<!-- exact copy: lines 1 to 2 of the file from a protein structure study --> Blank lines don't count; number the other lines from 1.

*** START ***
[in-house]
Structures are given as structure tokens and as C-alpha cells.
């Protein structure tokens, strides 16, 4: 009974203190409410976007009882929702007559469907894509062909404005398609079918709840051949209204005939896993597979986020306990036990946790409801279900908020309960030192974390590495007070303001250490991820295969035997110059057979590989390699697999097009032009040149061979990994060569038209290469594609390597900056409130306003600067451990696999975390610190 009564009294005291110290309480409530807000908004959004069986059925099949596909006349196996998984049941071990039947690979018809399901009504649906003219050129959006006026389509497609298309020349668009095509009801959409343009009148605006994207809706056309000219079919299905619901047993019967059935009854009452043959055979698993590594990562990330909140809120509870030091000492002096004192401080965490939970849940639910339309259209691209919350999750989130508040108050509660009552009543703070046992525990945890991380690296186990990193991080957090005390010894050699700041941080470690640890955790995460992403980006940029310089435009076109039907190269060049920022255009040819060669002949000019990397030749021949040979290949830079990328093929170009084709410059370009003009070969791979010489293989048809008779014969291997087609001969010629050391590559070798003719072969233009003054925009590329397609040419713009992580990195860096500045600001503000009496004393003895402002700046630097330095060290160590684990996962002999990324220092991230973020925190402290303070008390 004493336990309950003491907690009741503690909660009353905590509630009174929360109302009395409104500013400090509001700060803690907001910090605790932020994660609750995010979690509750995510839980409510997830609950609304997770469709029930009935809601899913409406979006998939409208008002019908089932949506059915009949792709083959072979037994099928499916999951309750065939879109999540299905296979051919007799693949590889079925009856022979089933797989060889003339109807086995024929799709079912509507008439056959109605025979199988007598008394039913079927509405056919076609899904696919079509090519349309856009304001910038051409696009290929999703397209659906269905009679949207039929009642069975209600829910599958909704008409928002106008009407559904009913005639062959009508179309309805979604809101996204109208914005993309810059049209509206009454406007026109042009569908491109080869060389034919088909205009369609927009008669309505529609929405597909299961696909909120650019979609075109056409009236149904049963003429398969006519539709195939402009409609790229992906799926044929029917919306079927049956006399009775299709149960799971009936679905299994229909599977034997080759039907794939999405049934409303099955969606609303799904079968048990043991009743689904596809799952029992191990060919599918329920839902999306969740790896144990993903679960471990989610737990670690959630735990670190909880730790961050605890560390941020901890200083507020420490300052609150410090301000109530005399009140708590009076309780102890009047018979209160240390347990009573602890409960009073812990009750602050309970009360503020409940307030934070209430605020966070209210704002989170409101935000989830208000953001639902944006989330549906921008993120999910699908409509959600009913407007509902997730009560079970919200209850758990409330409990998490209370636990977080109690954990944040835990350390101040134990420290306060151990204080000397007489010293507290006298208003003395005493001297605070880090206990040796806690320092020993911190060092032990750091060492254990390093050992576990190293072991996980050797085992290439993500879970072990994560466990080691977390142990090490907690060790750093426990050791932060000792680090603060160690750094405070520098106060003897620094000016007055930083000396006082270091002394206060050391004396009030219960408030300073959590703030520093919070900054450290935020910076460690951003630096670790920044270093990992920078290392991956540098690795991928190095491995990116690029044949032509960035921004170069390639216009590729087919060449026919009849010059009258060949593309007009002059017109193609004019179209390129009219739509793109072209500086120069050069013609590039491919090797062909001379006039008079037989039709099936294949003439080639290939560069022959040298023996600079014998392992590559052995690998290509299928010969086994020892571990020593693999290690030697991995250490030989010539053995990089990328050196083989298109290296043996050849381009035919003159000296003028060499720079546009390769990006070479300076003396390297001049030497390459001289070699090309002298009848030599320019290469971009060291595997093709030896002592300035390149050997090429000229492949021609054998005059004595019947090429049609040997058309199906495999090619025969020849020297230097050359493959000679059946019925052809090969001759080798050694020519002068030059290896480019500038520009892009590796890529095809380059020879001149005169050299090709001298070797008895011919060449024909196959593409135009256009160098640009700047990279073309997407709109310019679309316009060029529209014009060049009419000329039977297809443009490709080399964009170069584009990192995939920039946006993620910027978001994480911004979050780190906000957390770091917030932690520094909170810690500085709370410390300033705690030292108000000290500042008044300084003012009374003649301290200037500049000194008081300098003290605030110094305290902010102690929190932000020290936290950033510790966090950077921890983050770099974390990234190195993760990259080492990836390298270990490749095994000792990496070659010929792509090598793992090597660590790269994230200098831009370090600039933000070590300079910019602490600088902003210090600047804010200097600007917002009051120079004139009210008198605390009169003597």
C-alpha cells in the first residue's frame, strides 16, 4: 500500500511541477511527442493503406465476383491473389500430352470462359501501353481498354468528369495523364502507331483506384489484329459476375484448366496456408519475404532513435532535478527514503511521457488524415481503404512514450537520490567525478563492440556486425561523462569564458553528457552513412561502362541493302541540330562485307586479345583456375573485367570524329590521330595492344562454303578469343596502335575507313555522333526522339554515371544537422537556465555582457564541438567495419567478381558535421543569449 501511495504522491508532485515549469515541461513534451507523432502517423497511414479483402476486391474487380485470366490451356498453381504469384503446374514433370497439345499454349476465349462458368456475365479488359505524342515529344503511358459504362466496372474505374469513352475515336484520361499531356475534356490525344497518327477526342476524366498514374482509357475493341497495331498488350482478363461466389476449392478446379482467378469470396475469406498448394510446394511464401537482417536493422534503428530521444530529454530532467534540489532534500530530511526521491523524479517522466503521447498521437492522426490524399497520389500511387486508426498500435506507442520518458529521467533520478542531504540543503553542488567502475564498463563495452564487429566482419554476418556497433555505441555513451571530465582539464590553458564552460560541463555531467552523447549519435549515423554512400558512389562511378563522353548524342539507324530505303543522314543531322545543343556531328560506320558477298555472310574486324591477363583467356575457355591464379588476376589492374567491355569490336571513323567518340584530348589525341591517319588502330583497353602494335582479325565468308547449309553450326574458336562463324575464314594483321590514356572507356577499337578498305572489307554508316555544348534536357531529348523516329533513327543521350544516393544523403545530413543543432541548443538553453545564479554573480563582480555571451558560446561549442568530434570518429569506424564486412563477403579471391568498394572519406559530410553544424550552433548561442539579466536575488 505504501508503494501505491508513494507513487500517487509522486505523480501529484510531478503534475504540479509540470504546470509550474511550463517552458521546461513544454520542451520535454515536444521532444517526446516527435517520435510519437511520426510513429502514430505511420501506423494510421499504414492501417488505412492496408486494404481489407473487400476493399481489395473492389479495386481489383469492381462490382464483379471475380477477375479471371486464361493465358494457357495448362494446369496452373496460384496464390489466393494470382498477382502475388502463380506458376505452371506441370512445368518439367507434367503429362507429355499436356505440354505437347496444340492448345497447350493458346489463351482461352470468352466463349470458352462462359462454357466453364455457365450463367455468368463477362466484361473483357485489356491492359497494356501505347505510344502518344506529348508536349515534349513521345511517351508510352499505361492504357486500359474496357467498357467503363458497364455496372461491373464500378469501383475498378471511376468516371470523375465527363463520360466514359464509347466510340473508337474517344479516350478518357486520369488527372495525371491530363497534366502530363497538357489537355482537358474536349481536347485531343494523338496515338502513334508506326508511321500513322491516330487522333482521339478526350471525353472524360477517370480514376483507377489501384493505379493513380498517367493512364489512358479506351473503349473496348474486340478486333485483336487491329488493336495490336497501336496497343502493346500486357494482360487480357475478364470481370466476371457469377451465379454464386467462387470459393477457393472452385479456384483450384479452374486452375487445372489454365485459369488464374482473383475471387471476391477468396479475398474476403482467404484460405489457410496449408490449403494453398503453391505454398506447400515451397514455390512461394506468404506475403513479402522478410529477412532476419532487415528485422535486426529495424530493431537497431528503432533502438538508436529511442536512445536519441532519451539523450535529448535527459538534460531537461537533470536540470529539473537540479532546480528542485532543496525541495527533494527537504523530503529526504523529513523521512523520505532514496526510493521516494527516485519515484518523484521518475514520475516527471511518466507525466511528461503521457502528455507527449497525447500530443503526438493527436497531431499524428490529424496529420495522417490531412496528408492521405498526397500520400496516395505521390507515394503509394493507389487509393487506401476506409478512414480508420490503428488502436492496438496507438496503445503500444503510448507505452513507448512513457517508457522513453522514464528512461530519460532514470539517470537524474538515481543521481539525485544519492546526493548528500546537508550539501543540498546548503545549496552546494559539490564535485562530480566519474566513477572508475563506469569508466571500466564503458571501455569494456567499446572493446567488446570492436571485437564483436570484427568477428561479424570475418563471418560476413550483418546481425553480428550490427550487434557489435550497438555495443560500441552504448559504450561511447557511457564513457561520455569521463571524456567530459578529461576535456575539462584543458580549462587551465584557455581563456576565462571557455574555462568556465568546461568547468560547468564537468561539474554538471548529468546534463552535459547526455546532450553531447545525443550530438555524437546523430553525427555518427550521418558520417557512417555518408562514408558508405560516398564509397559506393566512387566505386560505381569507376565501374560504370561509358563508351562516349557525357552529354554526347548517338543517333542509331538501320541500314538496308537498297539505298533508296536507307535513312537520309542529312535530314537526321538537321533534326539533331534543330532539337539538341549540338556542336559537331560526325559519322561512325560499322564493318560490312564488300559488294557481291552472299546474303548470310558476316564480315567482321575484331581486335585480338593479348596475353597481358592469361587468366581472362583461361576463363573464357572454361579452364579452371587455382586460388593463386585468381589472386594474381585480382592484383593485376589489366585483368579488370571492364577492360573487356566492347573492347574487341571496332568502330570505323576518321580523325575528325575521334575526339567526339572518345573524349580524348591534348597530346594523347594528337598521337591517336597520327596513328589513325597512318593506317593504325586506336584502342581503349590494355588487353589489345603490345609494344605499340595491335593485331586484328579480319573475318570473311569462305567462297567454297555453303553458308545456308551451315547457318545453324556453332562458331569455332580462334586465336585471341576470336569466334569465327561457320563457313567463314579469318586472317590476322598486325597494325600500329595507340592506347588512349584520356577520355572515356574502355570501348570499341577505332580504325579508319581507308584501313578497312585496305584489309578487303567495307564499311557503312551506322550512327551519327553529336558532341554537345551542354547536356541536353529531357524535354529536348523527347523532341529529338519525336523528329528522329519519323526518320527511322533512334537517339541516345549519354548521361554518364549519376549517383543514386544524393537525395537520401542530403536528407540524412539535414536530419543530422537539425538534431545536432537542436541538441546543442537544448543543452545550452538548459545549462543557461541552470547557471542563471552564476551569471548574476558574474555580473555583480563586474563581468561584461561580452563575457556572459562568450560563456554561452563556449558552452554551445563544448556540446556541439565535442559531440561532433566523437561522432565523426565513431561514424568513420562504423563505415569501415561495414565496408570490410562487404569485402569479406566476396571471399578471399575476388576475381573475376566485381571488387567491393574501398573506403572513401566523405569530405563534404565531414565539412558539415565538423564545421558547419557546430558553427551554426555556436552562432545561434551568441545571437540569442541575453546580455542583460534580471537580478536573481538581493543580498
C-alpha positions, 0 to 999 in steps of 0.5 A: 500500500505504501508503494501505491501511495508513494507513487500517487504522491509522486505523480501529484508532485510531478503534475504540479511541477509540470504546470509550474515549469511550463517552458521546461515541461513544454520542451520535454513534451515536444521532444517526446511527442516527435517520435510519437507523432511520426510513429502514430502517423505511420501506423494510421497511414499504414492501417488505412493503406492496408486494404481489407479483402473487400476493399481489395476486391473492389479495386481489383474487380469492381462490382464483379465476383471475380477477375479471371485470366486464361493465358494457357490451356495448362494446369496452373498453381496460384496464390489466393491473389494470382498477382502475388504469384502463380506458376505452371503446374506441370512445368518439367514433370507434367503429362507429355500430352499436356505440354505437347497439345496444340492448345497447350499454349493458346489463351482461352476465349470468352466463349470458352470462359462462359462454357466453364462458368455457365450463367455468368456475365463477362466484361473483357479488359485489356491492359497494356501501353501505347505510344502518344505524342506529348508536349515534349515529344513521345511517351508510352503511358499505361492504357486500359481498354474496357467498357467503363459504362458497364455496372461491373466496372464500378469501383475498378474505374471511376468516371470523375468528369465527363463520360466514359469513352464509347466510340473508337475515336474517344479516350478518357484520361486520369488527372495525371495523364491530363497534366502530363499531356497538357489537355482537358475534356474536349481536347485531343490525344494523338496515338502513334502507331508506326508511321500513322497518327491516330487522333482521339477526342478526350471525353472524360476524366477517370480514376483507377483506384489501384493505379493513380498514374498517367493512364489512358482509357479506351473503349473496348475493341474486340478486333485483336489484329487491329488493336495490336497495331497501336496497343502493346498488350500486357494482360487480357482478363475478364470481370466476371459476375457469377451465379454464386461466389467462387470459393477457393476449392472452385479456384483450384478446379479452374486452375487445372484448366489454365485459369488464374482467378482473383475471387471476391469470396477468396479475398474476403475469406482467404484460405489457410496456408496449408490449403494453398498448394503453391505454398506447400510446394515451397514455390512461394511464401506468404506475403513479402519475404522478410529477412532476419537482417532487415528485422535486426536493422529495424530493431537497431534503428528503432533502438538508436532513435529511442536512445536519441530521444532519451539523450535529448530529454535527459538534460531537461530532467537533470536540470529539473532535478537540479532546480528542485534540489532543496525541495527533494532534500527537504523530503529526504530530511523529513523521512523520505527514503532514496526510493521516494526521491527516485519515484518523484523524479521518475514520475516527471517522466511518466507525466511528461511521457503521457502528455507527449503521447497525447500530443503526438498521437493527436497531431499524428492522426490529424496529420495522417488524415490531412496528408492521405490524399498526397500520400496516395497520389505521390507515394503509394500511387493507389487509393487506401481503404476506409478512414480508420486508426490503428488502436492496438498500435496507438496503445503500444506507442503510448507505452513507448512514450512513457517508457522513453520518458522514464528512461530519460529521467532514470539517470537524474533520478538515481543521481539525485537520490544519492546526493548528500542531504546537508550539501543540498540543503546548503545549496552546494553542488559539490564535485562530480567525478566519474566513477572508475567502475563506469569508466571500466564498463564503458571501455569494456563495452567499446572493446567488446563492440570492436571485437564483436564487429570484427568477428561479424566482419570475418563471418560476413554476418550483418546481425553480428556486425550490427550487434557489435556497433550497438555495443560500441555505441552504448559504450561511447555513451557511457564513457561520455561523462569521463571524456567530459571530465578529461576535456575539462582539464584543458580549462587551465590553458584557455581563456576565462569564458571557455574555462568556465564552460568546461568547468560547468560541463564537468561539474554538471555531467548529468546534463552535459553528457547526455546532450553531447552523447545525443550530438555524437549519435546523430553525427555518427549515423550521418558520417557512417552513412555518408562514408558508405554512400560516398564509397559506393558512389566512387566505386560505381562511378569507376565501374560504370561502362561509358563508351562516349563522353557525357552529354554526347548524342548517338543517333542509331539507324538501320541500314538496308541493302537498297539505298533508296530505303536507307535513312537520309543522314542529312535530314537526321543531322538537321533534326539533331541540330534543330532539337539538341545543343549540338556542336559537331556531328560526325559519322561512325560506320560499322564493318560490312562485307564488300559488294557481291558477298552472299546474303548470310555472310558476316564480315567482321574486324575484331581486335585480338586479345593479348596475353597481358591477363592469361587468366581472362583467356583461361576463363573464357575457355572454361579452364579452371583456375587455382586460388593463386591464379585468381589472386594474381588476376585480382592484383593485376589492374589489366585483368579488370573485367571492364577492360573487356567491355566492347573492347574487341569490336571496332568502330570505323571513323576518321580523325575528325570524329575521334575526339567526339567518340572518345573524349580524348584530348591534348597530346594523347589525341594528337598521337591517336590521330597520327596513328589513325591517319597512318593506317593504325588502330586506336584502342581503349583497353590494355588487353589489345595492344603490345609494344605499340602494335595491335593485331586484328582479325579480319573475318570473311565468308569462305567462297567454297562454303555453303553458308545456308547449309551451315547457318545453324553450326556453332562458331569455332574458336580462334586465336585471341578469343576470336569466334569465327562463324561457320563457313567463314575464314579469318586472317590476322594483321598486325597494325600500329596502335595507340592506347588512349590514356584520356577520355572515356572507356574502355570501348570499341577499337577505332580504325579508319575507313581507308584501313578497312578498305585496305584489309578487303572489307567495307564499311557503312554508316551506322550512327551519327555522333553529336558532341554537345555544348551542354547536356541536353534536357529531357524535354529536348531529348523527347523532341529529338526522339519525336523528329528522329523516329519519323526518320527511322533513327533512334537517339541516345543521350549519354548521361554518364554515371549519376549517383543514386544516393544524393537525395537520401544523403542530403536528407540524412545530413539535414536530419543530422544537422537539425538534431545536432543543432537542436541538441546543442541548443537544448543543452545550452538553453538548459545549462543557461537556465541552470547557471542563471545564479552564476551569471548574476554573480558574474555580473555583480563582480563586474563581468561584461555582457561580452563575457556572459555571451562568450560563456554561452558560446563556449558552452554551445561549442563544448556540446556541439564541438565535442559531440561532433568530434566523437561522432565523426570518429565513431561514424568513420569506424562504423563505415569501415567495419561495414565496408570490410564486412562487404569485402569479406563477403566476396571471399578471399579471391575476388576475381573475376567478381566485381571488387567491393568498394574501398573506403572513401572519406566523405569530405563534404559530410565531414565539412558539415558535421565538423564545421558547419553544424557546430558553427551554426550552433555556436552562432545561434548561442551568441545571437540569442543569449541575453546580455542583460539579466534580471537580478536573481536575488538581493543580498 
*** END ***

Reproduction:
[in-house]
Structures are given as structure tokens and as C-alpha cells.